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President: solution possible even before end of the year if we overcome differences

President Nicos Anastasiades has said that the most significant differences on the Cyprus issue, lie in the core and fundamental chapters of territory and guarantees, which will weigh significantly as to whether a solution would be feasible.

“If we succeed to overcome the difficulties that exist in these two Chapters, I am hopeful that a solution can be reached soon even before the end of this year,” he said in his speech  to the Institute of International and European Affairs in Dublin titled: ‘My vision of Cyprus’ role in the European Union’.

As regards the current state of play in the negotiations, he said that progress had been achieved on an important number of issues related to the chapters of governance and power-sharing, economy and the EU, while some progress had been achieved on the chapter of property. At the same time, he said, there were still divergences and issues to thoroughly negotiate on these chapters.

The president also expressed the belief that Cyprus` capacity as a member-state more than adequately addressed any security concerns and provided the best guarantee for all Cypriots.

“During our deliberations to find a lasting solution one of the main core issues is the position of Turkey to keep occupied troops for the so called security of the Turkish Cypriots. Greece does not want to be a guarantor power any more, Britain keeps a very positive position saying that unless both communities ask it is not interested to continue being a guarantor power, so the only remaining guarantor power who wants to continue, and to maintain Turkish troops is Turkey,” he said.

He also said that based on what has been already agreed regarding the structure of the new state of affairs, it was crystal-clear that maintaining third country military troops or guarantees in 2016, in an EU member state “is not only unnecessary but also an anachronism in today’s world”.

The president also said that it was vital for Turkey to show commitment, engage constructively and proceed with concrete and tangible steps which would positively reinforce the negotiating process.
“Our negotiations continue this month, with the aim to bridge the gap on existing differences and pending issues, as well as achieve progress on all those issues that we have yet to thoroughly discuss,” he said.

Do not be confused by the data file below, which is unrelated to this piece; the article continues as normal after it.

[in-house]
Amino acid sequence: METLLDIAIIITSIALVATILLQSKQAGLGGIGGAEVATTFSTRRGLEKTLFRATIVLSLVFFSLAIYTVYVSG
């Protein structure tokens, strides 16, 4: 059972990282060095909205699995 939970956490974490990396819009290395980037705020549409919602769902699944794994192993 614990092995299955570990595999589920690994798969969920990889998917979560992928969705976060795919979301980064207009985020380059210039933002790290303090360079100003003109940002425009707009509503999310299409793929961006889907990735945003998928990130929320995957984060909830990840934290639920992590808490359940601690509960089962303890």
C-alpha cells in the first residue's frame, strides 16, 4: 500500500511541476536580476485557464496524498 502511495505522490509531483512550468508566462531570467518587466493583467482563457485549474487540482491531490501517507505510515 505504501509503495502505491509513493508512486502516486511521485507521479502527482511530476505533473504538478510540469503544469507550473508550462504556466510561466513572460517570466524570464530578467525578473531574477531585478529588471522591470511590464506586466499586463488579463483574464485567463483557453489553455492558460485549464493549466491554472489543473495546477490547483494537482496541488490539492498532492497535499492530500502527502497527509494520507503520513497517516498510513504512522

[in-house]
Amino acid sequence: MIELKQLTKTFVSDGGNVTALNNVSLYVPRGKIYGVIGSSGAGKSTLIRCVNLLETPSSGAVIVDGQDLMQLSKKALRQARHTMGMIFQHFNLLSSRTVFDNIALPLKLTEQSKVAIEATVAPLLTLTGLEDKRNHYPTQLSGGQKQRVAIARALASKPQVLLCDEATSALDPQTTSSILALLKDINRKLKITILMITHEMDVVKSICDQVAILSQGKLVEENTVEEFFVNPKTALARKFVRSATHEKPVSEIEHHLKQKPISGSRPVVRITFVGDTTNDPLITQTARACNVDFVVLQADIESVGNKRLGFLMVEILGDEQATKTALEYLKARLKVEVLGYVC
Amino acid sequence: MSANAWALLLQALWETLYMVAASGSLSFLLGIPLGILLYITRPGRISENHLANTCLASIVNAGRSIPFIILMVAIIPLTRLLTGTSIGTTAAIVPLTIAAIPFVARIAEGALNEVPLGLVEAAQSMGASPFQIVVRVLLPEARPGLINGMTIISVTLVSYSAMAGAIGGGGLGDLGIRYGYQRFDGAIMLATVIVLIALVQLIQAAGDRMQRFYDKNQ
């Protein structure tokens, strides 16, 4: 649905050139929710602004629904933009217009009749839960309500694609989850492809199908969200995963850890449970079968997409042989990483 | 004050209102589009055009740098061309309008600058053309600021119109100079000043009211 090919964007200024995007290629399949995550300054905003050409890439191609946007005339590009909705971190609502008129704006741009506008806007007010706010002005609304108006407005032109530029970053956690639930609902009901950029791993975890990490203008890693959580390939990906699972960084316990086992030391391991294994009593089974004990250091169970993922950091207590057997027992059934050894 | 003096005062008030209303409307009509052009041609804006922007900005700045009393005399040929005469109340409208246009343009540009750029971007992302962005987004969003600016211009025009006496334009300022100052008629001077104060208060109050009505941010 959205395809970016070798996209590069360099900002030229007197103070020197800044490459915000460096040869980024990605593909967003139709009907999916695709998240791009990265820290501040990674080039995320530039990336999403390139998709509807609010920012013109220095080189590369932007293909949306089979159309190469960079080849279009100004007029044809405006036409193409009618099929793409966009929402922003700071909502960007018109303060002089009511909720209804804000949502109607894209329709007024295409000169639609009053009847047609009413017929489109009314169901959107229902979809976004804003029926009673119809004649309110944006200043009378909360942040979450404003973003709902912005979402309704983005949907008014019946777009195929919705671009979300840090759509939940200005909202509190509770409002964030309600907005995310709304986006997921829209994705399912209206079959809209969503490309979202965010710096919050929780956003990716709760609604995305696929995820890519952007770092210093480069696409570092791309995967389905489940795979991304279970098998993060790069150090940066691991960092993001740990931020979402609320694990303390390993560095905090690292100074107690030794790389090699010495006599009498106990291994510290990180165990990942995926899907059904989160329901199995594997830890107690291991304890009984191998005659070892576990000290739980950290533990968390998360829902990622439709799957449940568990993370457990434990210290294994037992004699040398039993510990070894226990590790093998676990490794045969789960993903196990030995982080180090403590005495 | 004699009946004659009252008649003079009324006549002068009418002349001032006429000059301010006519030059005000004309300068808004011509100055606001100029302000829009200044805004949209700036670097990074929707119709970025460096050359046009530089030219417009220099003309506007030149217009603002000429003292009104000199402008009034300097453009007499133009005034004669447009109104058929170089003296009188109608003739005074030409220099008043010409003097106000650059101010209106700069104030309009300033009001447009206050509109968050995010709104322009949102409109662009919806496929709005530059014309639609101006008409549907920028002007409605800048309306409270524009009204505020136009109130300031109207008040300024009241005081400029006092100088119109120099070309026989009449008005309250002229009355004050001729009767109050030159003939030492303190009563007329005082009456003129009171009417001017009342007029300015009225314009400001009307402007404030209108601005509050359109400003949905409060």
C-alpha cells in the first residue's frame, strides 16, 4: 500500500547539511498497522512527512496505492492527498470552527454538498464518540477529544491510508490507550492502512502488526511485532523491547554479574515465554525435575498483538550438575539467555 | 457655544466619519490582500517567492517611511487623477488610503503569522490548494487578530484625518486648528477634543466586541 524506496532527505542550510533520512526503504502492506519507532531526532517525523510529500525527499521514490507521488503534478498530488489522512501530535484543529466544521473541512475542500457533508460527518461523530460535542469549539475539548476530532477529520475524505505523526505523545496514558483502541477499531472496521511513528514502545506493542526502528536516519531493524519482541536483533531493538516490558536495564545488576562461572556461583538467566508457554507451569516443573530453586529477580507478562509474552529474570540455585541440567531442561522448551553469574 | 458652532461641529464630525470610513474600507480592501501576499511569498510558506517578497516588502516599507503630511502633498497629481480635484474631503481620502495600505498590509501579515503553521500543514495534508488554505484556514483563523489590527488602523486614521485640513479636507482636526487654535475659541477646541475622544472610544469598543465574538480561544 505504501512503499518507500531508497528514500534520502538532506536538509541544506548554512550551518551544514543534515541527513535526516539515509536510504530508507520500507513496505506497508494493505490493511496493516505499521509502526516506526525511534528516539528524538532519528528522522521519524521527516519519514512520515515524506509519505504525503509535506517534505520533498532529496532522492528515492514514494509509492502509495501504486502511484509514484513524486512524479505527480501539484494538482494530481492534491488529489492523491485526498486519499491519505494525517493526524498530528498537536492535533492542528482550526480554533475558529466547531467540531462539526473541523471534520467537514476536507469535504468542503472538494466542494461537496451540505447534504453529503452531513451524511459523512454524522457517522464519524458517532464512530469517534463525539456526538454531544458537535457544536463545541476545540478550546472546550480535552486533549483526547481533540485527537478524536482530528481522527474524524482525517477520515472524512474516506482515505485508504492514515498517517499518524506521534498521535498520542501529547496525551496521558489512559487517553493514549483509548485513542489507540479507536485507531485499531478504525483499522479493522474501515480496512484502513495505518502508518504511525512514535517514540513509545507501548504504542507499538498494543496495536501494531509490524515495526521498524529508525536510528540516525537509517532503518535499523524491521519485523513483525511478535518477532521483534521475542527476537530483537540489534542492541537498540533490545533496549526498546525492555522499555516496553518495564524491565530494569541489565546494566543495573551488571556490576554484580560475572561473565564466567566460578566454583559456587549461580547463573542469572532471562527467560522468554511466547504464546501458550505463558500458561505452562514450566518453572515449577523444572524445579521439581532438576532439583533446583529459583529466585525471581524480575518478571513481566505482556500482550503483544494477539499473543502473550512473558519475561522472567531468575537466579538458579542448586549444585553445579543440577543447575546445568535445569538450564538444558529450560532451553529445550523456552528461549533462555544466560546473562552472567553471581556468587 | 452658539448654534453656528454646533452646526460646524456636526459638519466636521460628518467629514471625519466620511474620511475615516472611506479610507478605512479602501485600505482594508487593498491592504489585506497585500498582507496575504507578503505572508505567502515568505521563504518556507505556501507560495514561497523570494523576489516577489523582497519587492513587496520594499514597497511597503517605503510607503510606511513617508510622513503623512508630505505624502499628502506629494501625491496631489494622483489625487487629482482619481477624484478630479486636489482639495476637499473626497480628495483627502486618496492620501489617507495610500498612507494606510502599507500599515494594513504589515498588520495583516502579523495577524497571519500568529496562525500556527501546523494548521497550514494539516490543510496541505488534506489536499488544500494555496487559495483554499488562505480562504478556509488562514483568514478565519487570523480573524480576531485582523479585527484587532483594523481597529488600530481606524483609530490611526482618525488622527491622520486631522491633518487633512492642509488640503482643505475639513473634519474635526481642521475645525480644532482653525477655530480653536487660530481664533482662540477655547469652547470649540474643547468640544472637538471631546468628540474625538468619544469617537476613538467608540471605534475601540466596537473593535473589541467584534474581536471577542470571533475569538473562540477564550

He added that the guiding doctrine throughout the negotiating process was to freely reach a solution that was well-prepared and presented to the people a clear settlement, with no constructive ambiguities and deficiencies.  “We want to ensure not only the smooth, speedy and secure implementation of the settlement, but also its viability and functionality”.

“Otherwise, any hurried actions will constitute a repetition of mistakes of the past, will not lead to the desired result and will jeopardize our prospect of reaching a settlement, bringing justifiable disappointment to the people with consequent negative repercussions”, he said.

Referring to the role of Cyprus in Europe and its wider region he said that “one of our key foreign-policy goals was for Cyprus to perform a constructive and non-conflicting regional role”.

“In this regard, we have actively embarked on further strengthening of our already excellent relations with our neighbors with whom we share a perceptive affinity as regards the vision of a stable, peaceful and prosperous Eastern Mediterranean”, he said.

Referring to the discovery of substantial amounts of hydrocarbons in the region, the president said that it had opened up new possibilities for cooperation and synergies, not only between the countries of the region, but also between the EU and those countries through Cyprus.

Cyprus having only recently come out of and economic crisis successfully, like Ireland, was now ready to work with its European partners to build a stronger Europe, he added.

Referring to UK’s future exit, he said that it representd another major challenge for Europe. and even more so for Cyprus and Ireland.

“As a result of our extended ties with the UK, we are the two countries that will probably be the most affected by this.  Fully aware of the magnitude and complexity of the task, we look forward in the coming months to hearing from the UK on how it intends to proceed with the exit negotiation process as well as on how it envisages its future relationship with the EU,” he said.

He also noted that UK’s participation in the single market as well as the protection of the “four freedoms” are expected to be the critical issues during the negotiations, noting that in any case, this must be a Council-led process, with the member-states having the last word in the negotiations.

“We, on our part, are already in the process of identifying the areas that will be affected by Britain’s exit from the EU. We have a particular concern on fiscal issues and taxation, where we will lose a partner within the EU with whom we often saw eye to eye. We understand that Ireland, due to its special ties with the UK, has its own particular concerns, which go even beyond the economic aspects and touches, I would say, every aspect of your daily life”, he said.

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